Following in suit was Sotheby’s Contemporary Day sale which featured a whopping 398 lots! The top spot of the day was Calder’s Red Eyed Dragon far surpassing its estimate of $1.2-1.8M, at $2.89M. Just behind was Joan Mitchell’s Untitled at $2.7M on a $1.5-2M estimate. Yoshitomo Nara’s Baby Blue was good for third at $2.1 (est. $700-900K)… really, these are mere bidding increments in the Evening sale… hard to get too excited about anything here but then again, we’d be jumping through the ceiling if we saw numbers like this in a 19th Century sale. In all, the sale brought in $92.8M and sold 78% (311/398) of the works offered.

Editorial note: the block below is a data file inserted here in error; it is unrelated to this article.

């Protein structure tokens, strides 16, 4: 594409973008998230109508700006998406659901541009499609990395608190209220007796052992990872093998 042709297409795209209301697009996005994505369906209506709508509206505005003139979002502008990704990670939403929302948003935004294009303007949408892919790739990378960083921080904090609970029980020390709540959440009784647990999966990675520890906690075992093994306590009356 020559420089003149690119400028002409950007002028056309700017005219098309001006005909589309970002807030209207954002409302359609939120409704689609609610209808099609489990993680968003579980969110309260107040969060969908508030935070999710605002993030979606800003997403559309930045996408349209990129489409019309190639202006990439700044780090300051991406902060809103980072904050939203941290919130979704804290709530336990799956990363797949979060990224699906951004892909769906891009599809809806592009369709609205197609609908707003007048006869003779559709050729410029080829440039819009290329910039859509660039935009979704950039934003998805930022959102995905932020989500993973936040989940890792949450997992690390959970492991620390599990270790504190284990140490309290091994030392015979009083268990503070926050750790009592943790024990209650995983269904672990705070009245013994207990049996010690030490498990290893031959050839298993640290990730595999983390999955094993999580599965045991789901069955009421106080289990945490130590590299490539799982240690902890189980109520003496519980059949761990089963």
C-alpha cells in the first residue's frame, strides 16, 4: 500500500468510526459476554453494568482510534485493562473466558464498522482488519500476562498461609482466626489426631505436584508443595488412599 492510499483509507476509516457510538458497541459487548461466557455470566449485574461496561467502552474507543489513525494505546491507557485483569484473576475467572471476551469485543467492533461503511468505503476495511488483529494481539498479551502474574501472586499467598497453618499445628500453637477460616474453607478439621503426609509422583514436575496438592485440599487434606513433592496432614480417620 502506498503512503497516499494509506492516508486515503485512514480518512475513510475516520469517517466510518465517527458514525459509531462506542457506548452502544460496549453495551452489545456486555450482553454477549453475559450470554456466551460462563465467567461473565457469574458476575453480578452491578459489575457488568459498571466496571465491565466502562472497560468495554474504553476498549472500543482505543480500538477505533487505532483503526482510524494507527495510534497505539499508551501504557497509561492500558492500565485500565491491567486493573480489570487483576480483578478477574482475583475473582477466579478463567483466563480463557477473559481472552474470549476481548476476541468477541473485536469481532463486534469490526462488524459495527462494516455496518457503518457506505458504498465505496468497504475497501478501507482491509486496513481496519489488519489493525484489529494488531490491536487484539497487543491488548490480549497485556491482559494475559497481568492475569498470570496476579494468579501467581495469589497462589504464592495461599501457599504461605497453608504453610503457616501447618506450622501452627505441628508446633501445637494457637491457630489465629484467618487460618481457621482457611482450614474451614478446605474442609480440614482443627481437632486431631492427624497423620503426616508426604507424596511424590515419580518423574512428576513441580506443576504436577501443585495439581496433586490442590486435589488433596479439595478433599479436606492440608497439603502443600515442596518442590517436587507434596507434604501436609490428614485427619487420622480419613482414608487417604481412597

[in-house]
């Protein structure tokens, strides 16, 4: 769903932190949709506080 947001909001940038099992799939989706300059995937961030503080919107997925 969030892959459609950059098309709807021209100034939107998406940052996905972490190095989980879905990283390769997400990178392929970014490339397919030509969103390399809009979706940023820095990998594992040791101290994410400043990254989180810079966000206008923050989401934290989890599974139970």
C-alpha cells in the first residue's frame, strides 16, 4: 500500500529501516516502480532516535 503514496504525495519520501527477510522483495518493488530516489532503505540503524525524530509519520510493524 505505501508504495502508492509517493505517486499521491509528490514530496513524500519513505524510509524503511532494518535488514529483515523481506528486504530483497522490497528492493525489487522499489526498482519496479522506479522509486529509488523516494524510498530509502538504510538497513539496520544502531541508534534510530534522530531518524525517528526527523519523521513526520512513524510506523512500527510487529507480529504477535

Later that day, Christie’s took its shot at the Post-War & Contemporary market… The collection of works up for grabs here was pretty incredible and the results were excellent. Eight new auctions records were set, 63 works topped the $1 million mark and nearly a third of the works surpassed their estimate. Leading the evening sale was Rothko’s No. 10 at $81.9M with seven collectors vying for the work all the way through $50M! Two works tied for second, the first… Warhol’s massive Colored Mona Lisa at $56M. The vibrantly colored work stands over 10 feet high with multiple images of the Mona Lisa screen printed in black, yellow, cyan, and magenta… Colors you are probably familiar with if you own a printer. It was snatched up by New York dealer Larry Gagosian, who was bidding in the room. The other work at $56M was Lucian Freud’s Benefits Supervisor Resting, which was good for a new auction record for the artist. To be totally honest, when I went to view the sale I was a bit disturbed by this immense nude blob plopped on a couch. New records were also set by Rauschenberg ($18.6M), Hans Hoffman, Robert Ryman ($20.6M), Sturtevant and Giovanni Anselmo. An interesting story on one particular lot… Basquiat’s The Field Next to the Other Road was up at Sotheby’s back in 1993, estimated at just $125-175K… New York dealer Christophe van de Weghe had just moved into the city and when it failed to sell, he was offered the work for just $75,000! He couldn’t come up with the money and had to unfortunately pass… Fast forward to 2015, the same man sat in the room to bid on the same work he failed to buy over 20 years ago… however this time, he had deep enough pockets to get up to $33 million! Ultimately, it took a bit more than that as the work sold for $37M and van de Weghe had to walk away disappointed again… ouch, rough life. As the two hour sale concluded, we were left with a figure north of $658M with 72 of the 82 (88%) lots finding buyers, the fifth highest total in Christie’s history.